A collection of really good tips from PdMA Corporation, an industry leader in the field of predictive maintenance (PdM) and condition monitoring in the field of Electric Motor Testing.
Resistive Imbalance vs. Current Imbalance vs. Thermal Imaging
It is well-known that a high resistive imbalance on a three-phase motor due to a hot spot, or a high resistance connection, may not immediately show up as a current imbalance. Well… it should be well-known for those who read the PdMA Tip of the Week. As the high resistance connection worsens, eventually it does show up as a current imbalance. However, waiting for a current imbalance may result in advanced localized damage around the high resistance connection. Another technology well-known for its early indication of developing high resistance connections is thermal imaging. If the motor is running and the high resistance connection is occurring in an exposed and accessible environment like the starter cabinet, thermal imaging can provide visual evidence of the high resistance identified through a de-energized resistive imbalance. Both precision resistive imbalance and thermal imaging will identify early indications of developing high resistance connections long before AC current is affected. Using them together to identify these defects early may prevent a current imbalance and prevent advanced levels of heat damage to localized components. To read a case study on a high resistance connection and the data associated with it Click Here.
On any given day there are hundreds, or maybe thousands, of assets driving a plant environment. Each application within the plant has various tasks hence establishing the need for assets of different sizes, cost, and criticality. All assets need to be cared for cost effectively; however, there are usually several assets per plant that are labeled critical assets which receive a little extra care. Review your plant’s assets, identify and verify the condition of the critical assets regularly, and use the PM tools and methods that are available to optimize the integrity of those assets before other less critical assets. Based on the risk to business, on average less than 20% of assets within the plant should be labeled critical.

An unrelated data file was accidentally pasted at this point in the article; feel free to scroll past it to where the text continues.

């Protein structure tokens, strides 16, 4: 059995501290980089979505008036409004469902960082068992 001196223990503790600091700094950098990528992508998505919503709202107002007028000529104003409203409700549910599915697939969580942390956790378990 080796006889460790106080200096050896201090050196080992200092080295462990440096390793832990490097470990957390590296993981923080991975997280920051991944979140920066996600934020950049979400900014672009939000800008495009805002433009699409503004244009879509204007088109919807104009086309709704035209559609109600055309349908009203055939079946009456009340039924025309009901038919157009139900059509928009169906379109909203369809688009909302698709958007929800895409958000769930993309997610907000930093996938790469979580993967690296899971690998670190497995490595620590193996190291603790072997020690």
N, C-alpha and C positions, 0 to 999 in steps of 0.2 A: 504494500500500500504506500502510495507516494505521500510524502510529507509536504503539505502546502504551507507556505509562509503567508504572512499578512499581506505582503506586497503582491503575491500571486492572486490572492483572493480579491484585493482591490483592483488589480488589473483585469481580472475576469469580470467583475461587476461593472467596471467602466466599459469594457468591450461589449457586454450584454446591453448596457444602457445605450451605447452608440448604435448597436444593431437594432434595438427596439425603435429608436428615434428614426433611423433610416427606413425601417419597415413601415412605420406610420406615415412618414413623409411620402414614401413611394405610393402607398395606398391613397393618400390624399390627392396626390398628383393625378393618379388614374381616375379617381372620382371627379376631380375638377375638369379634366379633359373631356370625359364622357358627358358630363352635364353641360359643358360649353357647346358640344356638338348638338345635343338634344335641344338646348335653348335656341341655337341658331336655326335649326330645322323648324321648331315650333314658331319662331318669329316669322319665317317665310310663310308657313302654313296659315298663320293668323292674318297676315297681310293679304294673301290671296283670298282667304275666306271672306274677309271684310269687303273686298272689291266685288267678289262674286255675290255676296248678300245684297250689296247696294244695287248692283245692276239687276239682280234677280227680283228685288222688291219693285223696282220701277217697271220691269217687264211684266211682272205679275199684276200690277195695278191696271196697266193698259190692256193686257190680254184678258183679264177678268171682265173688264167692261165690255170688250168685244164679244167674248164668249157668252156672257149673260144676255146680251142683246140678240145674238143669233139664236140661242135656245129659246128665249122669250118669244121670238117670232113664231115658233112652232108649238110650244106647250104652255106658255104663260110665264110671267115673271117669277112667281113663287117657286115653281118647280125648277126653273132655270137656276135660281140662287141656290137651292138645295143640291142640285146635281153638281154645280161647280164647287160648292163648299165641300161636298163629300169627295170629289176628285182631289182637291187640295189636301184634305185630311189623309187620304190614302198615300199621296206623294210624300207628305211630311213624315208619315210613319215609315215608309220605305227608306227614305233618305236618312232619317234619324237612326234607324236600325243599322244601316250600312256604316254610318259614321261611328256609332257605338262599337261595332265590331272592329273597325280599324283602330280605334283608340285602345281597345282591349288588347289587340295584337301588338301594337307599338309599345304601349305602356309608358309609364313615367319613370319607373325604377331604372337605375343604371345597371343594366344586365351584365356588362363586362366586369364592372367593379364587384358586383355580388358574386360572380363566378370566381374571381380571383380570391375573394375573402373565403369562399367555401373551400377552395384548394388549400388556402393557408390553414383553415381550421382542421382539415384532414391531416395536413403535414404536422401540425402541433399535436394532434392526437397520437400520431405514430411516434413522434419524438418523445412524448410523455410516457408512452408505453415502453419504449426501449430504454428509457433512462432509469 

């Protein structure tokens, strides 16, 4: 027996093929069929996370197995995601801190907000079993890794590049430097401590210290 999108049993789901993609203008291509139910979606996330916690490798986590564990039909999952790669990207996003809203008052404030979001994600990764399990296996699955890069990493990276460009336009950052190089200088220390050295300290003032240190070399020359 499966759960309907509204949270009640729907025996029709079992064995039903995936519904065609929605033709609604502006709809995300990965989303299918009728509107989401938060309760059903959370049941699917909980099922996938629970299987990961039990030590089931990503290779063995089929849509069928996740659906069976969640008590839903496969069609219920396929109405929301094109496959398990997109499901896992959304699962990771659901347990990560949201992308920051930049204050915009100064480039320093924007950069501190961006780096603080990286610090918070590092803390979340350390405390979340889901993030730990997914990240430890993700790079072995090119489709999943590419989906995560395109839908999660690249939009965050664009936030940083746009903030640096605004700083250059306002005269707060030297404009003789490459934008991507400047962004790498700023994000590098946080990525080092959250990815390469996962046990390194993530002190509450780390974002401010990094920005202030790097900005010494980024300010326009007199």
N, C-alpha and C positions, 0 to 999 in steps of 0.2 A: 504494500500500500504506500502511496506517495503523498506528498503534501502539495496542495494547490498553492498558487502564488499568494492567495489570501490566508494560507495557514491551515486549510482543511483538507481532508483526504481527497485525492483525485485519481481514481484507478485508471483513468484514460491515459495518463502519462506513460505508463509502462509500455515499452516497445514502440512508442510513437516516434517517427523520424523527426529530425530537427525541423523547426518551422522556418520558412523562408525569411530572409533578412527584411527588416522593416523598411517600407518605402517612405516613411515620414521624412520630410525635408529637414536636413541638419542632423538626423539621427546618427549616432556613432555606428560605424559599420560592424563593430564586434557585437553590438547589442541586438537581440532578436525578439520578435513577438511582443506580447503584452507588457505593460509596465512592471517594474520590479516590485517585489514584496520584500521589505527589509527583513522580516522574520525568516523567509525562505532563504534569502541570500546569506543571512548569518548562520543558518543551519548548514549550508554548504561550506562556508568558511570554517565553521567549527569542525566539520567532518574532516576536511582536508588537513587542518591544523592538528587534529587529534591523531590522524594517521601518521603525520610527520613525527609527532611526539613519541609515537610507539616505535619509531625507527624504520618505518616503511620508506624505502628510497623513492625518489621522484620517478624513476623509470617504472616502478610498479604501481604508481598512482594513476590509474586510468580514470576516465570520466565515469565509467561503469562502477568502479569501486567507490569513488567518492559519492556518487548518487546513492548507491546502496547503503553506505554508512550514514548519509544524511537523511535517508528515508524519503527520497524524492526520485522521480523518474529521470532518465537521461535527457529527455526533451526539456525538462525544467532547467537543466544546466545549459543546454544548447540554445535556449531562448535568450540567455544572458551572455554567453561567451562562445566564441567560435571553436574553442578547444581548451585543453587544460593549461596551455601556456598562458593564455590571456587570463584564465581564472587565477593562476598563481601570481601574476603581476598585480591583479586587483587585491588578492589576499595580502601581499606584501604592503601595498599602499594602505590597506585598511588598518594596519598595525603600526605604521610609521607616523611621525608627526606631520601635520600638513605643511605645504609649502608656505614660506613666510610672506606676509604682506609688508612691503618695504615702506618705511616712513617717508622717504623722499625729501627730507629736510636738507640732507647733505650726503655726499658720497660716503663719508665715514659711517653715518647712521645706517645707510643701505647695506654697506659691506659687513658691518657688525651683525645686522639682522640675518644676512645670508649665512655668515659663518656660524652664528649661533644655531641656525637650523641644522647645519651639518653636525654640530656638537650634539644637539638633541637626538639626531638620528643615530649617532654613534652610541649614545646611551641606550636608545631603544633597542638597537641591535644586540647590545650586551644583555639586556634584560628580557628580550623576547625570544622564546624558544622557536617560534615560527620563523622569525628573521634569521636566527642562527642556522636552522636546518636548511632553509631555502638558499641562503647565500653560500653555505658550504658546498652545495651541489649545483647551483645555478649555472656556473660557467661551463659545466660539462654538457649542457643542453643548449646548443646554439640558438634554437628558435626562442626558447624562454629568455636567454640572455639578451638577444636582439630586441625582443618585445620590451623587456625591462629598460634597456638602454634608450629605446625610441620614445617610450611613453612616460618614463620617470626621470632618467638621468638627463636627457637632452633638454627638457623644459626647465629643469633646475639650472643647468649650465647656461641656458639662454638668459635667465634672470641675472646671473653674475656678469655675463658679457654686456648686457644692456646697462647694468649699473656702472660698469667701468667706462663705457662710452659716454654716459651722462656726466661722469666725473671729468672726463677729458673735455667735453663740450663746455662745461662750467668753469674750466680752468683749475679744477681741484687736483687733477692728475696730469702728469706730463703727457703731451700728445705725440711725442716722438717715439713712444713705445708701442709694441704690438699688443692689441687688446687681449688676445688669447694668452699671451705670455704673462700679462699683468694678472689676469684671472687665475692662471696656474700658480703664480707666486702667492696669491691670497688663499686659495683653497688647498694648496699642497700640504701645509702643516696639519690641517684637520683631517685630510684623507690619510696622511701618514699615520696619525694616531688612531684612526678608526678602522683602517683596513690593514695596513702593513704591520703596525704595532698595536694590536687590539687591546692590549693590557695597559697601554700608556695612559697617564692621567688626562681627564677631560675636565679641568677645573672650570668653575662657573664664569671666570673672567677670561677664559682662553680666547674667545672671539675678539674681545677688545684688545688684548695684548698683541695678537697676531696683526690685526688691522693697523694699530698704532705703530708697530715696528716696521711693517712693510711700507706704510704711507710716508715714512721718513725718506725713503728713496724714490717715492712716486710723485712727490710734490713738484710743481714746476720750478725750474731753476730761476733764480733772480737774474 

Field Resistance Condition Assessment
Field resistance is temperature corrected and compared to nameplate information for condition assessment. Accurate temperature of the field winding is required for proper comparison to the nameplate field resistance calculations. Incorrect nameplate information may also create an invalid reference for resistance and a potential alarm condition. If the corrected field resistance is significantly different from the value of resistance calculated from the nameplate voltage and current, verify the nameplate information is valid, refer to the operating manual for information on the expected field resistance, ensure the dissipation resistors are disconnected, and test directly on the slip rings, in an effort to isolate the cause. Remember, the difference may actually be a field anomaly and not a problem with the nameplate or temperature entry.
Nameplate Speed vs. Actual Speed
Identifying the speed of the motor is important for proper data analysis in many predictive technologies like electric motor testing and vibration analysis. It is not uncommon to identify a slight difference between measured speed and nameplate rated speed at the listed nameplate full load amps (FLA). NEMA MG1 allows +/- 20% of the difference from synchronous speed to rated speed under rated conditions. Although technologies, like the PdMA MCEGold software, may provide a field calibration of the speed search algorithm to allow for these differences, we should not automatically dismiss them as inaccurate nameplates.
Instead we should evaluate the possible anomalies that could result in speed changes to verify a problem does not exist. Examples of anomalies affecting the measured speed to FLA relationship include a rotor cage anomaly reducing the operating speed, reduced operating voltage increasing the current amplitude for a given load, and a frequency change, which directly affects the synchronous speed. Always assume the nameplate is correct, until you prove it is not.
Teamwork Leads to Home Run
Having teamwork or a team mentality is highly beneficial in creating a successful reliability program. “What do I need to provide to others, and from others, to ensure meeting my responsibility?” (Moore, p379) Working with other departments and communicating clear goals and objectives as you all strive to maximize equipment and process reliability for the good of the company should be a minimum standard. Having quality leadership to set the process expectations and support the team through execution is valuable to a team mentality. When this occurs, you’ve hit a home run, costs are minimized and production uptime is maximized.
Phase-to-Phase Inductance Measurements
Routine offline and shop stage gate tests should include Phase-to-Phase Inductance measurements. Phase-to-Phase measurements can be useful for diagnosing a variety of situations:
- Poor or incorrect rework such as reversed coil winding leads
- Faults in power cables or main contacts in the power circuit
- Air gap eccentricity problems
- Shorted turns such as stator phase-to-phase and coil-to-coil
- Rotor porosity and lamination damage
- Broken/cracked rotor bars or end rings
For more information read Influence of Residual Flux on the Measurement of Inductance.
You are invited to submit an Electric Motor Testing Tip of your own and receive a free PdMA mug or hat if they publish it! Contact Lou at 813-621-6463 ext. 126 or email@example.com.
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